John Puterbaugh, Ph.D.: Director of Mobile/Digital Strategy, BlueSoHo
From QR to AR Part 1 reviews how far we’ve come in interactive print since 2005 and sets the stage for Part 2, which looks at how marketers can put the technology to work with real-world applications.
Considering what’s here to stay—it’s important to look ahead to what might happen next.
Three primary applications
Three everyday applications stand out as effective and practical uses of interactive print:
- Direct Response Marketing
- Visual Search
1. Direct Response Marketing
Two key tactics within mobile marketing stand out as best practices for any multichannel marketing program that leverages print (e.g., direct mail, signage, inserts, etc): social sharing and mobile response vehicles. Each acts as an amplifier, enabling your brand touchpoints to work harder. For digital brand touchpoints, social sharing is built into most viewable digital content (e.g., post on Facebook, send to friends), and mobile response vehicles take the form of links or actions (e.g., swipe). For physical / print touchpoints, social sharing must be paired with mobile response vehicles.
For best results, I’ve seen higher response rates when a call-to-action includes two or more response vehicles with the most effective being text short codes and QR codes, followed by short or vanity URLs.
2. Visual Search
For the past 10+ years we’ve found images by using descriptive terms in text queries (e.g., Google Search) and selecting the output as an image format. With advances in machine learning, mobile tech (cameras, faster CPUs, better bandwidth) and pattern recognition, you can use images themselves as the input. As such, you can take a picture—of a shoe, a handbag, a car—and get actionable results: find it and buy it, then see other relevant products or images. Gartner, in their 2018 predictions suggests that by next year more than half of all mobile searches will be voice-based or visual search.
For digital brand touchpoints, social sharing is built into most viewable digital content.
In 2014, Amazon released their Fire phone, with six sensors and the ability to recognize images. You could take a picture of a razor in a Gillette ad, then immediately purchase it on Amazon. The day the phone was released, Target launched an app called Snap concurrently with media buys in magazines (e.g., Real Simple). Readers could download the app and use its image recognition to point the camera at the magazine’s print ad, thus converting it into a mobile-optimized, shoppable experience.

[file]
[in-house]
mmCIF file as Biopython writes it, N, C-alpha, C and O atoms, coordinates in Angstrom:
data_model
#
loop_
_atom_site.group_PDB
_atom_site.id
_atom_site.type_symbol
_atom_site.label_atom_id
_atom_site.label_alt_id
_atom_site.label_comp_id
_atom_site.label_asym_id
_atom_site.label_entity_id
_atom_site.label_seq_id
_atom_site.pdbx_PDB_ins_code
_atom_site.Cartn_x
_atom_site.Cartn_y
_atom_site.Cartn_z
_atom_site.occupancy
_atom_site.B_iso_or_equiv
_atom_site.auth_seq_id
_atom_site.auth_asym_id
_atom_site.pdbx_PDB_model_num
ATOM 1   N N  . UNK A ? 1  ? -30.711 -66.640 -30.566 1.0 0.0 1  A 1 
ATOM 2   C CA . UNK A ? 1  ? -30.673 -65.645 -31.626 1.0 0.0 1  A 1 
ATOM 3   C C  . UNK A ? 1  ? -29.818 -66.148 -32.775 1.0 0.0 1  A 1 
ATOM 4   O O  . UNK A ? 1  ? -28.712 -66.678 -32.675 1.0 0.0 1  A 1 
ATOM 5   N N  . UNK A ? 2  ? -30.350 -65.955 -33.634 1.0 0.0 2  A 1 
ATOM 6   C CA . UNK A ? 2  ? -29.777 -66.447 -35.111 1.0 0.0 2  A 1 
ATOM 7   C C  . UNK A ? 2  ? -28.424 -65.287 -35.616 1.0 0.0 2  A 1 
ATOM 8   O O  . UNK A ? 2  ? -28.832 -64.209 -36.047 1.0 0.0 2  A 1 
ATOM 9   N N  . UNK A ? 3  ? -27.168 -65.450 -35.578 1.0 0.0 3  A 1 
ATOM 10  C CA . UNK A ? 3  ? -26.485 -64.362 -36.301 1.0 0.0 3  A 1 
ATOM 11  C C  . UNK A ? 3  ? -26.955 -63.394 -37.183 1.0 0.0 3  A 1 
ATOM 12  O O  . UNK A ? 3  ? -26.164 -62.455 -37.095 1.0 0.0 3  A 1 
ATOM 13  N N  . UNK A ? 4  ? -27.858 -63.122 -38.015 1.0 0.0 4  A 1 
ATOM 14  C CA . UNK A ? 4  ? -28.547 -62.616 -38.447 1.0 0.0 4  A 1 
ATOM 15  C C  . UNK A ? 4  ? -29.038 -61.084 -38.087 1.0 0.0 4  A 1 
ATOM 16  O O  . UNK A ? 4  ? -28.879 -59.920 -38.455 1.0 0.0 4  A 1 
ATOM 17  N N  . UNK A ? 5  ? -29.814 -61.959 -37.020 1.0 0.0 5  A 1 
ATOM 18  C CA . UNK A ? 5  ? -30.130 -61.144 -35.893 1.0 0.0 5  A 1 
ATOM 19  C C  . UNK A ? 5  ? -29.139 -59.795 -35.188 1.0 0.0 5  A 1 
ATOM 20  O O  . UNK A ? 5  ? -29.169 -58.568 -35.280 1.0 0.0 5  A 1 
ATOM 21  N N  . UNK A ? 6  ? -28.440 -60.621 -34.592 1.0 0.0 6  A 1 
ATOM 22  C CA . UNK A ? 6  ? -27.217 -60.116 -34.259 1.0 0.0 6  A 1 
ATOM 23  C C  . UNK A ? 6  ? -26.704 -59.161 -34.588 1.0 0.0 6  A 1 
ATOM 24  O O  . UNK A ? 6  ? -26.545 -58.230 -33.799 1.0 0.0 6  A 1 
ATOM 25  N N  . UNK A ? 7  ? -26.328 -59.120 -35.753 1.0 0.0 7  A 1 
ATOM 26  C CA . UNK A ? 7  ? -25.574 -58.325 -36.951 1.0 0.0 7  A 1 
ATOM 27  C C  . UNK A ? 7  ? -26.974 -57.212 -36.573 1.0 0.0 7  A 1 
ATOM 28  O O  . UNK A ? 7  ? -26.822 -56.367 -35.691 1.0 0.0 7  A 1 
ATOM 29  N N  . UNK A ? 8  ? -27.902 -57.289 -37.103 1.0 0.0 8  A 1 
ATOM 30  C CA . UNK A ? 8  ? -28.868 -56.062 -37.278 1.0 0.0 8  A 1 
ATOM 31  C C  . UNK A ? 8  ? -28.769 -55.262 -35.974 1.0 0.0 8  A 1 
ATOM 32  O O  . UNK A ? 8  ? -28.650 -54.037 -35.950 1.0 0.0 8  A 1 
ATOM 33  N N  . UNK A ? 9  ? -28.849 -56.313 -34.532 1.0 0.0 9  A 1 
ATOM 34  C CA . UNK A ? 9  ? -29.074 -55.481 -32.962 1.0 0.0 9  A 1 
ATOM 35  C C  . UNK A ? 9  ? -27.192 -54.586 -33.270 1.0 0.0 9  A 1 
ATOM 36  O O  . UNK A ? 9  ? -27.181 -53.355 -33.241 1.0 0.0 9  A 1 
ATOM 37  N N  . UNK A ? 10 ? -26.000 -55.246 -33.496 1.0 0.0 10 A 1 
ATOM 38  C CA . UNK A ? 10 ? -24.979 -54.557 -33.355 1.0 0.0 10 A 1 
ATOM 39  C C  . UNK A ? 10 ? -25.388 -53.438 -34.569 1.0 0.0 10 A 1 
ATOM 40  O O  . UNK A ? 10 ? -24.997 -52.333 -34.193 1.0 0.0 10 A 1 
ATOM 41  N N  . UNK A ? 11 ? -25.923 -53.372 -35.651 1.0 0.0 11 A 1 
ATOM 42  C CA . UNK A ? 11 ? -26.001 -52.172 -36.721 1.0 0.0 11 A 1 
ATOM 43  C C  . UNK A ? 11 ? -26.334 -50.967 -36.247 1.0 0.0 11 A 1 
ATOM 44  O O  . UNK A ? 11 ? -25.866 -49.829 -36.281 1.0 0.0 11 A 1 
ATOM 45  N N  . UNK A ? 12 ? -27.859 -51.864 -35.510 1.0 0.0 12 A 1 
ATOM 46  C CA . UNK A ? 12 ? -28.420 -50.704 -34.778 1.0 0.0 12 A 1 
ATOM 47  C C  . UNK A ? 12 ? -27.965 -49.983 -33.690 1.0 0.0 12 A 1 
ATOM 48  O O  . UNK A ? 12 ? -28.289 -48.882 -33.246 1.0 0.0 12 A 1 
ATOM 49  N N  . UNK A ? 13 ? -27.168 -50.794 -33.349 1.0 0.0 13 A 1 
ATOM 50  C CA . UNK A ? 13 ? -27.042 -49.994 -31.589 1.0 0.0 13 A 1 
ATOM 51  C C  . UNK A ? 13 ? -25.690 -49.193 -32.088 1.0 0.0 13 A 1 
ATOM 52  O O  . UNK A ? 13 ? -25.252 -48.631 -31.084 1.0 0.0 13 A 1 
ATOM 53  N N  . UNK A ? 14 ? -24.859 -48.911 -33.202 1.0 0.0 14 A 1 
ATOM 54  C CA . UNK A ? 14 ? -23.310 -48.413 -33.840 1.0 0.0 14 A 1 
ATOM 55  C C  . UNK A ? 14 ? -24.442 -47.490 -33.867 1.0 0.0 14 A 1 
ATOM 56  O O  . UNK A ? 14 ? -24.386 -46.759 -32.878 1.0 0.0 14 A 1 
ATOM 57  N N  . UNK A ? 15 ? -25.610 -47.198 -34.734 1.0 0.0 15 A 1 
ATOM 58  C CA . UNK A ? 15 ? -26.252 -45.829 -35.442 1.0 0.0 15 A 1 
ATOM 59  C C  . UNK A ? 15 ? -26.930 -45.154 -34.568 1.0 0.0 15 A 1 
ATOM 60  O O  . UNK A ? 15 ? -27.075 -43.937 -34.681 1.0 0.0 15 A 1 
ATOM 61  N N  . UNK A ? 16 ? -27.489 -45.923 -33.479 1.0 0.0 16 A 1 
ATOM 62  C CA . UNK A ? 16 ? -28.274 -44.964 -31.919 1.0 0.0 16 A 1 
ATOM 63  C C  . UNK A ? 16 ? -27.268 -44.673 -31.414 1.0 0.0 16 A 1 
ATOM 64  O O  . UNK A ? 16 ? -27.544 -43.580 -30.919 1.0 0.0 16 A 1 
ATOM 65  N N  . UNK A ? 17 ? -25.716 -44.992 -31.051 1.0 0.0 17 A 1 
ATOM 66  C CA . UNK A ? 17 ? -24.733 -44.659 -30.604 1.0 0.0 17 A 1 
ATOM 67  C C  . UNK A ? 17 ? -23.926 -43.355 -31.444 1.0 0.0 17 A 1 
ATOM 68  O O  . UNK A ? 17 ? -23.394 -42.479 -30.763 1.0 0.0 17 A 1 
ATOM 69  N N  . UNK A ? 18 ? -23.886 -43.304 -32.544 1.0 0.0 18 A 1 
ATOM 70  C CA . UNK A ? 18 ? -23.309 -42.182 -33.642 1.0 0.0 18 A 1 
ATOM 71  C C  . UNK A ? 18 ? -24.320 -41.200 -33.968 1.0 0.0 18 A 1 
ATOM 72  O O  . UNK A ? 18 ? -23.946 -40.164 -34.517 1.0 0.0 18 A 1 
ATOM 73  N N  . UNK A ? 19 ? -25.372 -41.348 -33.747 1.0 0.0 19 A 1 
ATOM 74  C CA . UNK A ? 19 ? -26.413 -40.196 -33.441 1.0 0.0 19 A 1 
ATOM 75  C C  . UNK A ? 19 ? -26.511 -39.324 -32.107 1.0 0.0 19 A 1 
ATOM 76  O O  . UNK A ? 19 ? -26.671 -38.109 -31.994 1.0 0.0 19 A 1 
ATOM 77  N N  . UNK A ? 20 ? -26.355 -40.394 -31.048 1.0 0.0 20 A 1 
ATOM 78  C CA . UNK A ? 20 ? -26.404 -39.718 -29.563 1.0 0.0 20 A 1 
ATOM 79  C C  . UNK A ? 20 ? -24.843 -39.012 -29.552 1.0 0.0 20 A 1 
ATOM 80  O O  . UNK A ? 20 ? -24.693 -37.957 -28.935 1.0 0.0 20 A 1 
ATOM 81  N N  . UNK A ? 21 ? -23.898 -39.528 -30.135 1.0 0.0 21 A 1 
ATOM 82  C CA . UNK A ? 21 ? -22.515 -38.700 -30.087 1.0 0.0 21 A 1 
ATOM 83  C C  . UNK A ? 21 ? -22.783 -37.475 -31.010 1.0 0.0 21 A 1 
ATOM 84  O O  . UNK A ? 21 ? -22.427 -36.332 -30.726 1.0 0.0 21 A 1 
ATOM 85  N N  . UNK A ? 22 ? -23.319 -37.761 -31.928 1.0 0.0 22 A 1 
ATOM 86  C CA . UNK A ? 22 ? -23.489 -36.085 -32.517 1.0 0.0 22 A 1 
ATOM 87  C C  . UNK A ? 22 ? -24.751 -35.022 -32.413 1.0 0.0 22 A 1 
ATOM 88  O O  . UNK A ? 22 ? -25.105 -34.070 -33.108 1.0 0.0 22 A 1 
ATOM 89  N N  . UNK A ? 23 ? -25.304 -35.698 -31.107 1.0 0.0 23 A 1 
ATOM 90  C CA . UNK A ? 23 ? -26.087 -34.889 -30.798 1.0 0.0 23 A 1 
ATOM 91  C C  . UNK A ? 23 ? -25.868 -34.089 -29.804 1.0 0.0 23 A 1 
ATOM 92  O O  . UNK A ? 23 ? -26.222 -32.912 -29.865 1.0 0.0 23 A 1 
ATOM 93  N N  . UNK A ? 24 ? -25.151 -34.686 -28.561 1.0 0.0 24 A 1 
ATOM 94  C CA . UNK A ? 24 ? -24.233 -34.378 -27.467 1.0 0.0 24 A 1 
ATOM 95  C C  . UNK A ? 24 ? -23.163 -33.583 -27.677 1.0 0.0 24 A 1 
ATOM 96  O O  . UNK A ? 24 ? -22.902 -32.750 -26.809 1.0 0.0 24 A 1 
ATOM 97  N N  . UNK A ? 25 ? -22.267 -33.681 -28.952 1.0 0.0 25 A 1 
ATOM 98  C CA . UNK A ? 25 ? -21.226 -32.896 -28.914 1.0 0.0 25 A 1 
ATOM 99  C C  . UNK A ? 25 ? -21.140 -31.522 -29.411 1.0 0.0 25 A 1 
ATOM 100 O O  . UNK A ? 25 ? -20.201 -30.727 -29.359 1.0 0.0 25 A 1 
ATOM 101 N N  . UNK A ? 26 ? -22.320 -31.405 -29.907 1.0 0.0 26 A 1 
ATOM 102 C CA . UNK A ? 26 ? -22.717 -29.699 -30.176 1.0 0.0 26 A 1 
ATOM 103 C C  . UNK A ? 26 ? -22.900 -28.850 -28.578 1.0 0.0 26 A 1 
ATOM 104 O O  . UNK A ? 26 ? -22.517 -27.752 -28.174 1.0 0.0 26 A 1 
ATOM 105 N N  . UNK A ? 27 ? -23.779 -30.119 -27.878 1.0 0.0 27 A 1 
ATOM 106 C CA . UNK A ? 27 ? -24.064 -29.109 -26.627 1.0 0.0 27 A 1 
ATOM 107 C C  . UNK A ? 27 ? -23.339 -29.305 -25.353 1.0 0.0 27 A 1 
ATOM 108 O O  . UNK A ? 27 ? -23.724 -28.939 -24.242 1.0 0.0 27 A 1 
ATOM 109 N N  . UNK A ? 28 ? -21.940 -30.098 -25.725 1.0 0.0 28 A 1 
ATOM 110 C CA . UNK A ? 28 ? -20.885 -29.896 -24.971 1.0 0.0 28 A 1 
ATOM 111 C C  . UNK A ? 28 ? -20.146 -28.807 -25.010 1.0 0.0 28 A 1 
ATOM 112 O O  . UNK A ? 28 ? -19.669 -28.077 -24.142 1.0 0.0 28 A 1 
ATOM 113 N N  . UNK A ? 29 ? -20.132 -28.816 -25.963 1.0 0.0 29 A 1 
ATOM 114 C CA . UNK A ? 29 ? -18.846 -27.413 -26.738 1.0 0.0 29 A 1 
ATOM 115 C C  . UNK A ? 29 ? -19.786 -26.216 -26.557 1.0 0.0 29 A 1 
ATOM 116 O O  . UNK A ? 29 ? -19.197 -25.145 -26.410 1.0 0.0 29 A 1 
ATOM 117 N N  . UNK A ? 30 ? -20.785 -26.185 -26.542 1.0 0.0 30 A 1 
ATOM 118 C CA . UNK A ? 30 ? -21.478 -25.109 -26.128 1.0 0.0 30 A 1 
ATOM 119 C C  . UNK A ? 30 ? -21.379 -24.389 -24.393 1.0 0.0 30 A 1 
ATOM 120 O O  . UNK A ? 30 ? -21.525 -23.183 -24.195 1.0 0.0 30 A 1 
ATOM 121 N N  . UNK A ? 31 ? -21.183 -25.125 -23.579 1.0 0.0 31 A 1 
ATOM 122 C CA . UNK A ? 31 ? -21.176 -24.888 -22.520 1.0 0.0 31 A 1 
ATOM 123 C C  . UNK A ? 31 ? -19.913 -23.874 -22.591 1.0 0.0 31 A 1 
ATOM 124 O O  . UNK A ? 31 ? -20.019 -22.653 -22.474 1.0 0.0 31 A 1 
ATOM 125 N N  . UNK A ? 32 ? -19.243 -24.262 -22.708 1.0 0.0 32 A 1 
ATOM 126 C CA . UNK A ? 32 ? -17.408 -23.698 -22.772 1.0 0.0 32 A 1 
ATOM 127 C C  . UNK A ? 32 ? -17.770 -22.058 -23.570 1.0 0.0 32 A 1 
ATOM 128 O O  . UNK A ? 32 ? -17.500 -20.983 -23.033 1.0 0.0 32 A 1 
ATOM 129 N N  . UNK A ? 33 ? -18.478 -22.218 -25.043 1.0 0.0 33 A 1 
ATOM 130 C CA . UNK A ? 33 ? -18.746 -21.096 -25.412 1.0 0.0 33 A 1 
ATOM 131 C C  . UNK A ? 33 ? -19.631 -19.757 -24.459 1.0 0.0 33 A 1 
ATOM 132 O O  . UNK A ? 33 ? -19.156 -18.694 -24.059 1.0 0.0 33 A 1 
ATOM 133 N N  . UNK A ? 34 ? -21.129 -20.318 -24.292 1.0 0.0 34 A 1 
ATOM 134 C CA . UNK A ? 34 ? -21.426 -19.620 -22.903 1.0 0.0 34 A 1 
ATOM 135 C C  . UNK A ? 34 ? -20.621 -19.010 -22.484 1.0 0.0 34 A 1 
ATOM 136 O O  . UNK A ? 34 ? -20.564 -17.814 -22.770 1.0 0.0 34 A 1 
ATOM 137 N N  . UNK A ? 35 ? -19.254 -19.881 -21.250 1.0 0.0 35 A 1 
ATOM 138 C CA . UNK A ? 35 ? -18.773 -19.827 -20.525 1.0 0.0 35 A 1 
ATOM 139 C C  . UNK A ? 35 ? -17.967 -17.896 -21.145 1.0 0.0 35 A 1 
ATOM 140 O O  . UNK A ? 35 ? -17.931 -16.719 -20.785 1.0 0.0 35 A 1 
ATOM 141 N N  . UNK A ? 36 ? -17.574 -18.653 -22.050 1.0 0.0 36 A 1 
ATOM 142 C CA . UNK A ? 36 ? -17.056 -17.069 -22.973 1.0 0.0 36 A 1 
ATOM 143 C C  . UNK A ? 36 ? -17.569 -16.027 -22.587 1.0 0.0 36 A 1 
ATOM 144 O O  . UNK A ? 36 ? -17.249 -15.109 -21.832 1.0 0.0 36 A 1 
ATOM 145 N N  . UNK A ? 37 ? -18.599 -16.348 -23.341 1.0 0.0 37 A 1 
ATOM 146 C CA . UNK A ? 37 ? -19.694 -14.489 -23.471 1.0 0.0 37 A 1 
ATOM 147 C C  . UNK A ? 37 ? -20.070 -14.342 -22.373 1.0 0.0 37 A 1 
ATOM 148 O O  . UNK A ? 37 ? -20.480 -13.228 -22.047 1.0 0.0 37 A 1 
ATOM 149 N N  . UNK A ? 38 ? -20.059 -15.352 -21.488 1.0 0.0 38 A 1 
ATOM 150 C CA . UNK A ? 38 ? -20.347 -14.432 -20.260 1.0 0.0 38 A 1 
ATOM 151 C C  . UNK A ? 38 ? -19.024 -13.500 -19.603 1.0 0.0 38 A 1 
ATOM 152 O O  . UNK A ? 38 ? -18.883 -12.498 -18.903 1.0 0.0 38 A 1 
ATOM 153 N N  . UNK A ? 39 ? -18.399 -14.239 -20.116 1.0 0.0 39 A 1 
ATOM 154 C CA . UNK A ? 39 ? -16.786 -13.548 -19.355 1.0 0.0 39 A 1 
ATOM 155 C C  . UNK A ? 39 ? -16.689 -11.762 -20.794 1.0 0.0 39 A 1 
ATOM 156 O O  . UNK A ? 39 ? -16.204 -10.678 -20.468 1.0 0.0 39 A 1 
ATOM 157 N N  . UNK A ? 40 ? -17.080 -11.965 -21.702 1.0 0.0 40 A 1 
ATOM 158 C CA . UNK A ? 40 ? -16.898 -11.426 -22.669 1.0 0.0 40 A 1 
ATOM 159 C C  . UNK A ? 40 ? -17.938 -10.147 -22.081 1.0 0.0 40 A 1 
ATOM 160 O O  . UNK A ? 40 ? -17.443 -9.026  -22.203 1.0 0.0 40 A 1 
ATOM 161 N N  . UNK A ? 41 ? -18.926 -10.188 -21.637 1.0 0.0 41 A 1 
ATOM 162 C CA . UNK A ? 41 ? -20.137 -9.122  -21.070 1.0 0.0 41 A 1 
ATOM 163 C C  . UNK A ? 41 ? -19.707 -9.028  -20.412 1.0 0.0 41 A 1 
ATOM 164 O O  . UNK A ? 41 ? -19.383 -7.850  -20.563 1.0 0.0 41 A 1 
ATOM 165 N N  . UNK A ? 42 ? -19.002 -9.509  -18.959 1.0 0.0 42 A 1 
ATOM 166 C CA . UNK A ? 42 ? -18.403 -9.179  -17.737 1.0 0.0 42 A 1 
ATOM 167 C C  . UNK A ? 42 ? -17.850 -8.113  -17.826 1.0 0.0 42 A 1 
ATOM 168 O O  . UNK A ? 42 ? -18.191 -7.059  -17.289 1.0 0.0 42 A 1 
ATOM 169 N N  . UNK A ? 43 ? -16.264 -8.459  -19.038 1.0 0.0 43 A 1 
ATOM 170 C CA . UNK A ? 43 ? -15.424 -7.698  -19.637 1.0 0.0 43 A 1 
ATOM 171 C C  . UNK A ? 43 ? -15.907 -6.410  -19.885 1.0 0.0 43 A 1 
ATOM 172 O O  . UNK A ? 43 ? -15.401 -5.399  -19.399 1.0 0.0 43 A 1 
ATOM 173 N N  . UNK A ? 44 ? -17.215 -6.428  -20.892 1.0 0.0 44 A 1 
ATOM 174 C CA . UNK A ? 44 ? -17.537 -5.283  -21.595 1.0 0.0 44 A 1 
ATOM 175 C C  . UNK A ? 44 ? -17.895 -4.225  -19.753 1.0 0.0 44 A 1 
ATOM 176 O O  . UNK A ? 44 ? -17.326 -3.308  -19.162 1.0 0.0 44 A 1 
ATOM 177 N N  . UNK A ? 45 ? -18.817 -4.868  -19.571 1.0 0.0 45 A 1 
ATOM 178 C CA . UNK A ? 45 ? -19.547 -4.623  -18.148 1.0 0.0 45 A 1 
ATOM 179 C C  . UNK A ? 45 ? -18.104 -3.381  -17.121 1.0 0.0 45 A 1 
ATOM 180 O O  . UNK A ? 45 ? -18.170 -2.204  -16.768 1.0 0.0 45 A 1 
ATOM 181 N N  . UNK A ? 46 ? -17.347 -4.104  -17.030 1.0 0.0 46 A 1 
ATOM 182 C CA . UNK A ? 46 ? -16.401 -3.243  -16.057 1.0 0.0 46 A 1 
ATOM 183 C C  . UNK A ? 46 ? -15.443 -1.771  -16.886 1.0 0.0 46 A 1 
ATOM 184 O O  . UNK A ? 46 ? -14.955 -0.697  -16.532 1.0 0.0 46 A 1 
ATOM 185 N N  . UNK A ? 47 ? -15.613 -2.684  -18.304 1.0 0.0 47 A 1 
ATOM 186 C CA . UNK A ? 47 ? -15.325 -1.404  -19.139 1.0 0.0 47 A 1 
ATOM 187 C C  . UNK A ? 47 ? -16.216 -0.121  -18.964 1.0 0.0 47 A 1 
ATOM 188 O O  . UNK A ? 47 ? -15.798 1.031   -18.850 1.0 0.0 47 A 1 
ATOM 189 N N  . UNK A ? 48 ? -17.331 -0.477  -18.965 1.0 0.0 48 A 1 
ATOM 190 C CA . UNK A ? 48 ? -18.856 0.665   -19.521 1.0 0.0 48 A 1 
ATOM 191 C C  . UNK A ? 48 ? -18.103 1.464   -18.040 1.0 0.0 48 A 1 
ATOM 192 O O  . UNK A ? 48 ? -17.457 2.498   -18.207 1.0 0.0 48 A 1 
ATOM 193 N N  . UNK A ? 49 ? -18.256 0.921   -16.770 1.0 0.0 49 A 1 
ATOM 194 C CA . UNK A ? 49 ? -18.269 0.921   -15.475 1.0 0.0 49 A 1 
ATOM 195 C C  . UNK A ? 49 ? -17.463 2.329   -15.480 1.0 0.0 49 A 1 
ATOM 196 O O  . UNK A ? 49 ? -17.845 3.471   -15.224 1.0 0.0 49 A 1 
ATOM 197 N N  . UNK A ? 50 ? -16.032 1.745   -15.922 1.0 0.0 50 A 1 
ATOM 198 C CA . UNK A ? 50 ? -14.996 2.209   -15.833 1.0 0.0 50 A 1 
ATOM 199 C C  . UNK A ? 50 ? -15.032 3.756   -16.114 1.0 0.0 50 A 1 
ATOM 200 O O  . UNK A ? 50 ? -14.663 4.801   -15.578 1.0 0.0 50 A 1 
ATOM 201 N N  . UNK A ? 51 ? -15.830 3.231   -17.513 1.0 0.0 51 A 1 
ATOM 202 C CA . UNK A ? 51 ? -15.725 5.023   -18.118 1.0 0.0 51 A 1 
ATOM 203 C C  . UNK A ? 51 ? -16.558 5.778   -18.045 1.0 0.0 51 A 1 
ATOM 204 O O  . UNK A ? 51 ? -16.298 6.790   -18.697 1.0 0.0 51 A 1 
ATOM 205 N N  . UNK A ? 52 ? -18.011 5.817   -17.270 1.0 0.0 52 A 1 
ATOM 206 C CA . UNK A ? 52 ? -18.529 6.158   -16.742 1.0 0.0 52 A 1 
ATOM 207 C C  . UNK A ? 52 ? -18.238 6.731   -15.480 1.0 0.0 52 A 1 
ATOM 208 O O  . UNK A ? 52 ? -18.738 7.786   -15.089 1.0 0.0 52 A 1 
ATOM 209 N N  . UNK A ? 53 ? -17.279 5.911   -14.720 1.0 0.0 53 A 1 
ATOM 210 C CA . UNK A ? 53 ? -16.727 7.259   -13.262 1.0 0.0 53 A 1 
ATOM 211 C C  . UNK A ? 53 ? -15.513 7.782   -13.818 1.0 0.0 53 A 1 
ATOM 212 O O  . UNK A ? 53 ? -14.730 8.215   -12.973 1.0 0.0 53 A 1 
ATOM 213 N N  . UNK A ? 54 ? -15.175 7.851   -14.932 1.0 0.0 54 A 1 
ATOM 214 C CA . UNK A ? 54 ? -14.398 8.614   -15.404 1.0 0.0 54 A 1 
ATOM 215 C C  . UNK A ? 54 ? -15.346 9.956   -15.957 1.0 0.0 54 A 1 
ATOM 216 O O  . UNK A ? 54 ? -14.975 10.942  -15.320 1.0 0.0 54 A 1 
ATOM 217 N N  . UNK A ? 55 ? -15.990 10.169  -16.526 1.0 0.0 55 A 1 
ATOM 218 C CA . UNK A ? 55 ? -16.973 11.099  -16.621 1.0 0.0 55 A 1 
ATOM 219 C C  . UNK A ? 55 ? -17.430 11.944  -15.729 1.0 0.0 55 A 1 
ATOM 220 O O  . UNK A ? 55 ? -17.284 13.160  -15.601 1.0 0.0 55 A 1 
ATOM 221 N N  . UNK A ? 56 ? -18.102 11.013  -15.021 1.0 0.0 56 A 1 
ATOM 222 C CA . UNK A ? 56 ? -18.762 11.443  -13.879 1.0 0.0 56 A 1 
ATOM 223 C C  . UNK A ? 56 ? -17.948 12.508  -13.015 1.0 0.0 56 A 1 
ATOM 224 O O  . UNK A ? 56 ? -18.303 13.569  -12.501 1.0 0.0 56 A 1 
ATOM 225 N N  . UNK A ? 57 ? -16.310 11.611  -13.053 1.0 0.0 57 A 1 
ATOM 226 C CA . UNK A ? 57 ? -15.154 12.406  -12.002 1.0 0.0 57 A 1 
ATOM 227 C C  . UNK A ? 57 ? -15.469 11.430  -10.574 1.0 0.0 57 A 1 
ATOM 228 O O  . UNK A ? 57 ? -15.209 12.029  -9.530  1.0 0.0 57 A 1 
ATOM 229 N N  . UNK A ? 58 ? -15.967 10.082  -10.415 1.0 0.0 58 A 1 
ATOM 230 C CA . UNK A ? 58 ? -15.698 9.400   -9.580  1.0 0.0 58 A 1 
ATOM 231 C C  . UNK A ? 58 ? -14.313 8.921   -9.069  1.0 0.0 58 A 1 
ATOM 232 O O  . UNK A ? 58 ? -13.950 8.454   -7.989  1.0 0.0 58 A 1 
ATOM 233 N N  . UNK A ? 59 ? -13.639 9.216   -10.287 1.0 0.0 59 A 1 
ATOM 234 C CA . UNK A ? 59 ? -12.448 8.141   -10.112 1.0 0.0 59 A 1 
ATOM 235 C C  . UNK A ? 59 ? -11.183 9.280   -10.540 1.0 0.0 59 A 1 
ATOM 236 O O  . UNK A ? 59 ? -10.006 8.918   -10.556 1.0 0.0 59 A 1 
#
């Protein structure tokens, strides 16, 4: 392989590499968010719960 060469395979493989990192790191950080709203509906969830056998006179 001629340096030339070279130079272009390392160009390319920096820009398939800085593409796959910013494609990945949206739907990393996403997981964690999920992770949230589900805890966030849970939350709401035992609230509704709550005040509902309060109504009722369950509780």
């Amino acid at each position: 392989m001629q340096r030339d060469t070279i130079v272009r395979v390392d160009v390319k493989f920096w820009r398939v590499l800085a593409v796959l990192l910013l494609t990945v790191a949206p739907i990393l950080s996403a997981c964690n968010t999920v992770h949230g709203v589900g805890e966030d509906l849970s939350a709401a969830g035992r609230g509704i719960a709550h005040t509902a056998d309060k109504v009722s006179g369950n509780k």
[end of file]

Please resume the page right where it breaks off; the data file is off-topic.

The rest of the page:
During the same time, Google was progressively adding capabilities to its search using images. These early developments were really about image matching and not recognizing components within the images (e.g., products, people, etc.).
Companies such as Home Depot, Nike, JC Penney, and Nieman Marcus were early adopters of visual search, integrating the technology into their retail mobile applications. In the case of Nieman Marcus, you could snap a photo of shoes or handbags, then immediately buy them. Other examples included JC Penney activating their printed inserts, enabling users to shop directly from them by translating the 2D printed image into the component products within them.
In the past year both Google and Pinterest have released visual search capabilities. Google Lens was announced in 2017 at Google I/O. Pinterest has been marketing visual search as the ability to shop the look. Both Home Depot and Target have been early partners incorporating Pinterest visual search.
AR is getting the most adoption in retail within the home improvement space, primarily for the purpose of visualization.
Visual search will likely see the most significant growth area due to its utility, technical feasibility and ease of use for consumers and shoppers. As we’ve seen with voice assistants, the simplicity of not having to type textual content to describe something you want to do comes quite naturally. And, with mobile camera-based search, the ability to simply point a phone at an image and save it, shop it, share it and learn more about it is quite powerful and plays into an increasingly common behavior—snapping photos.